Australia’s National Archives has hatched a plan to get federal government agencies digitising everything, the better to preserve it for the future. The new Digital Continuity Plan http://www.naa.gov.au/records-management/agency/digital/digital-continuity/plan/index.aspx has been developed because the Archives think “information …
two small flaws in the so called paperless office
First flaw being people go - digitise everything. Thats fine but what you scanning in - paper. Thats fine for archives in some respects but unless you process the scanned pages any extra level of processing saving over the paper version is not helping on balance. You need to change the process's to eliminate the paper and not scan it in and go - look ma were a paperless office as the paper still needs to exist to be scanned.
Second flaw, never use a toilet in a paperless office - ever.
The whole concept of a paperless office is ironicly fine on paper, but until we have a situation were everybody is comfortable with a cashless money system, then you will still have issues. Remember paper has 100% uptime and not 5 9's.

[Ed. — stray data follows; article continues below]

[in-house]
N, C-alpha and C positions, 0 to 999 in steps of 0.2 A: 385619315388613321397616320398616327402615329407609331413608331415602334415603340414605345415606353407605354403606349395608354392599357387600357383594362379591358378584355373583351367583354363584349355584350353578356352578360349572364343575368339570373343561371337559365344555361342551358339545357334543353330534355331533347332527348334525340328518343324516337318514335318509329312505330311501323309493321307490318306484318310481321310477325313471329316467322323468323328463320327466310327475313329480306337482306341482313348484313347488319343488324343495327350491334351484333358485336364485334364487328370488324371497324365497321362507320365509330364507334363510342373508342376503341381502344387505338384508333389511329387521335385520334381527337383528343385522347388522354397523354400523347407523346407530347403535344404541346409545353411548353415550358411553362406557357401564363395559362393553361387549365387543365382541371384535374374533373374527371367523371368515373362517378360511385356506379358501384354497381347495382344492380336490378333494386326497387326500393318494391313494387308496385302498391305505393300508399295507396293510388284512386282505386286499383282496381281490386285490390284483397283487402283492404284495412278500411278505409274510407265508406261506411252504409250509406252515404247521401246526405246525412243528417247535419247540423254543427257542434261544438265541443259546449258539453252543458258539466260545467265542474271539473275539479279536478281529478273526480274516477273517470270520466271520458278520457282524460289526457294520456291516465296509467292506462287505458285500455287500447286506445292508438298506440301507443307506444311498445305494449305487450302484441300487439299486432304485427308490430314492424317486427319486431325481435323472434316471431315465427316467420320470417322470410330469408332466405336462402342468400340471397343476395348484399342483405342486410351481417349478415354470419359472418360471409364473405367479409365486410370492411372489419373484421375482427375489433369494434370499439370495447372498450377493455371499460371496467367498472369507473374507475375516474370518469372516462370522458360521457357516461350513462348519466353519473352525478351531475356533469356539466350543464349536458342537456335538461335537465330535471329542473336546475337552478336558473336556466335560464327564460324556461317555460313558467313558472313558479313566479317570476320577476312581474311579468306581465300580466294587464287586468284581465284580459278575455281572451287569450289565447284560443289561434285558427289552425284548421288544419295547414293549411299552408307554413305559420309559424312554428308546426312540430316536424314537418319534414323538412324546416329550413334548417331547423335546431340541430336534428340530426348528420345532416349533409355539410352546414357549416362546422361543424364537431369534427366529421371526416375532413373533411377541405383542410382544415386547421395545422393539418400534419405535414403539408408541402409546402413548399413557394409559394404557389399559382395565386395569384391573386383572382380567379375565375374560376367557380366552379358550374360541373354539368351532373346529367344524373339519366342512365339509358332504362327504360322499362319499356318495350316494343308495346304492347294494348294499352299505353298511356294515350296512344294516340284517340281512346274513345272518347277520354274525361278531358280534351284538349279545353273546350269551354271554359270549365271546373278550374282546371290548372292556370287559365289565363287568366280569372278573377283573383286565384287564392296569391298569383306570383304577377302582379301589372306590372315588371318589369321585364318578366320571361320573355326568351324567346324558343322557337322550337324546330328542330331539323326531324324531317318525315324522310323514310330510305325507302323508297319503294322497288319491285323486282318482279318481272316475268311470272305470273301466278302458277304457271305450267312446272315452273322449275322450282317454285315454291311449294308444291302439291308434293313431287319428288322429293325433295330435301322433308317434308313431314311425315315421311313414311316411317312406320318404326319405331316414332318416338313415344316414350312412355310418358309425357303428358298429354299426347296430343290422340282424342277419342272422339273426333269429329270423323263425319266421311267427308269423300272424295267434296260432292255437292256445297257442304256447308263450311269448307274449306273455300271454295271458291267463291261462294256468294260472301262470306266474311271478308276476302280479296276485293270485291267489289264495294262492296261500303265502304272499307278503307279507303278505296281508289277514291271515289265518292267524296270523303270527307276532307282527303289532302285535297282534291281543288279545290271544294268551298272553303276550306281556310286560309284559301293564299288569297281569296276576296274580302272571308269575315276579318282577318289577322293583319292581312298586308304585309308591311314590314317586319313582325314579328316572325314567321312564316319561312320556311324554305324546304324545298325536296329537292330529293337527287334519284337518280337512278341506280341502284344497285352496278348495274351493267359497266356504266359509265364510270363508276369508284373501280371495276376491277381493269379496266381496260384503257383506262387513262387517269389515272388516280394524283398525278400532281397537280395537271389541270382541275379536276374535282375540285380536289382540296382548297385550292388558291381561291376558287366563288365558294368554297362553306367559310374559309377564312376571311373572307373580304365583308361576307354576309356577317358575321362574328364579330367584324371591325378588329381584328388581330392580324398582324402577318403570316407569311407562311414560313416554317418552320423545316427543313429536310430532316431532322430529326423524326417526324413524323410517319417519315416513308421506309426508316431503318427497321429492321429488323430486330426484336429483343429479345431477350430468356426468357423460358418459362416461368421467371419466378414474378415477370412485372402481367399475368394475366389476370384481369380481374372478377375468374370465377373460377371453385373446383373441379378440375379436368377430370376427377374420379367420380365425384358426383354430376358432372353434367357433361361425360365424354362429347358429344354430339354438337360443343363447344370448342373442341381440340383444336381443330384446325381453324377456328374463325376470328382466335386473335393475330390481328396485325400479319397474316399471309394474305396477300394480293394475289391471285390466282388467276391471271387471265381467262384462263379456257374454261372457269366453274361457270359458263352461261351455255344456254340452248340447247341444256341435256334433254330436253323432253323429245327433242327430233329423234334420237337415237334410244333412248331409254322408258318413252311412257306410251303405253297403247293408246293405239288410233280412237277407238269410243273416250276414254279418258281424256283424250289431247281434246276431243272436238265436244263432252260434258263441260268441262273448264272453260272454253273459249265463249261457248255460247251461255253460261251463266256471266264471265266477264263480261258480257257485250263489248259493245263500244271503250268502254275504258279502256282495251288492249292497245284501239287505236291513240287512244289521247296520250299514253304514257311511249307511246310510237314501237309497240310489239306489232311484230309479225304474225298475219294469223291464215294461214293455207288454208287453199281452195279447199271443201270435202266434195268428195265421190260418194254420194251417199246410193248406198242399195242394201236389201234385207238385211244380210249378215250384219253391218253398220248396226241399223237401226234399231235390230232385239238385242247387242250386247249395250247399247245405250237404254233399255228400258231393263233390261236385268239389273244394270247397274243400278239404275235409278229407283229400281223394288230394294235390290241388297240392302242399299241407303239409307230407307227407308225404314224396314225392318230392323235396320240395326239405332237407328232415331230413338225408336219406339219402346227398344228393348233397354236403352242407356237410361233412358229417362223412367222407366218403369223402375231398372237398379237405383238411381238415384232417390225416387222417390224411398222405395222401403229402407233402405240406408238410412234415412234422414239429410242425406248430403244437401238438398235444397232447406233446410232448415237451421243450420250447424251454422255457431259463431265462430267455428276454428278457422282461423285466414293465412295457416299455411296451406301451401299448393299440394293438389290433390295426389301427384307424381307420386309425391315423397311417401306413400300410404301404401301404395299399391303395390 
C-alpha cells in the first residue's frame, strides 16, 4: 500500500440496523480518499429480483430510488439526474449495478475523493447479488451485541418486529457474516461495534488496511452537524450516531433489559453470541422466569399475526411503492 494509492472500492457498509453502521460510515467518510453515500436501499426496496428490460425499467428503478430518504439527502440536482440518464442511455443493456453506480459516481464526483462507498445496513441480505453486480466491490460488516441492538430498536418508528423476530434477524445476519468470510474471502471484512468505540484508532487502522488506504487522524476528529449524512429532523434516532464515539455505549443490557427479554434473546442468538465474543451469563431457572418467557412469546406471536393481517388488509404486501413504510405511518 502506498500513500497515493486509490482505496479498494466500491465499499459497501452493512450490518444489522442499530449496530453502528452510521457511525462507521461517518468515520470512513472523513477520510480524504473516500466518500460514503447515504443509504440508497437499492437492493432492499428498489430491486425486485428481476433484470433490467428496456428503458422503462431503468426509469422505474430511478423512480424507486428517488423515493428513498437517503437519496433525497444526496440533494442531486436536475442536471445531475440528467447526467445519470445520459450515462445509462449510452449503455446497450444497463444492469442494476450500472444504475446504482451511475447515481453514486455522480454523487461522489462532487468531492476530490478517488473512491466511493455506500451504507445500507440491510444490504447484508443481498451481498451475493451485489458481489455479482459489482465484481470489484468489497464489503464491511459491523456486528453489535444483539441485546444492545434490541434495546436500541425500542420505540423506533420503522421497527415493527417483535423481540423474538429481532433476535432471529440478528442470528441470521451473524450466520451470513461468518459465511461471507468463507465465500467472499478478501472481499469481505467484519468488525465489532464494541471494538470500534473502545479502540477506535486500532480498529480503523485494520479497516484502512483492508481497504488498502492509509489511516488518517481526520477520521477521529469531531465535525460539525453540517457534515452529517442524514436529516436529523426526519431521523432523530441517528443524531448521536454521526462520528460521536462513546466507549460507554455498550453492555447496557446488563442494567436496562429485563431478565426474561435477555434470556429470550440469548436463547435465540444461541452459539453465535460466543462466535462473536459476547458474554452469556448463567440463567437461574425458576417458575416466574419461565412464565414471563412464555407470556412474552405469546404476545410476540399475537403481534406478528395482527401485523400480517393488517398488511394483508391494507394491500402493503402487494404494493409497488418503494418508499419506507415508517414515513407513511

Re: two small flaws in the so called paperless office
You miss the key point.
A piece of paper is a data store that's only accessible in one location. It slow to access and it's slow to search. It's also extremely bulky.
By scanning you can both get rid of the bulky hard copies and make your documents accessible anywhere. It saves both office space and time and both of those cost a lot of money and consume a lot of energy. It's a huge benefit to any organization that handles a lot of paper documents.
Yes, ideally you eliminate paper from processes, but scanning is very useful.
PS Air Blades are awesome and I've been told that once you've used a bidet you'll never want to go back to paper. But, true, a shared bidet is something else.
Re: Second flaw
Yep, NJ was about to go completely paperless the other day and made all the national dailies. I understand they finally recognized the error of their ways and got some more paper in.
I'd need pulsed power-jets, and an ultrasonic descaling probe.
Ok, on my way......
I see the digital uptopianists are at it again.
At the end of another of The Roommate's harrow tales of work the other day was this statement:
"Thankfully one of my guys unexpected was able to find the data I needed to support my recommendation to the warrant holder. It was a piece of paper about 20 years old. I suppose I should be thankful it was a piece of paper, because if it had been digital we probably wouldn't have had a computer that could read it."
And yes, The Roommate works in an engineering office where the paperwork trail is more important than the work itself.
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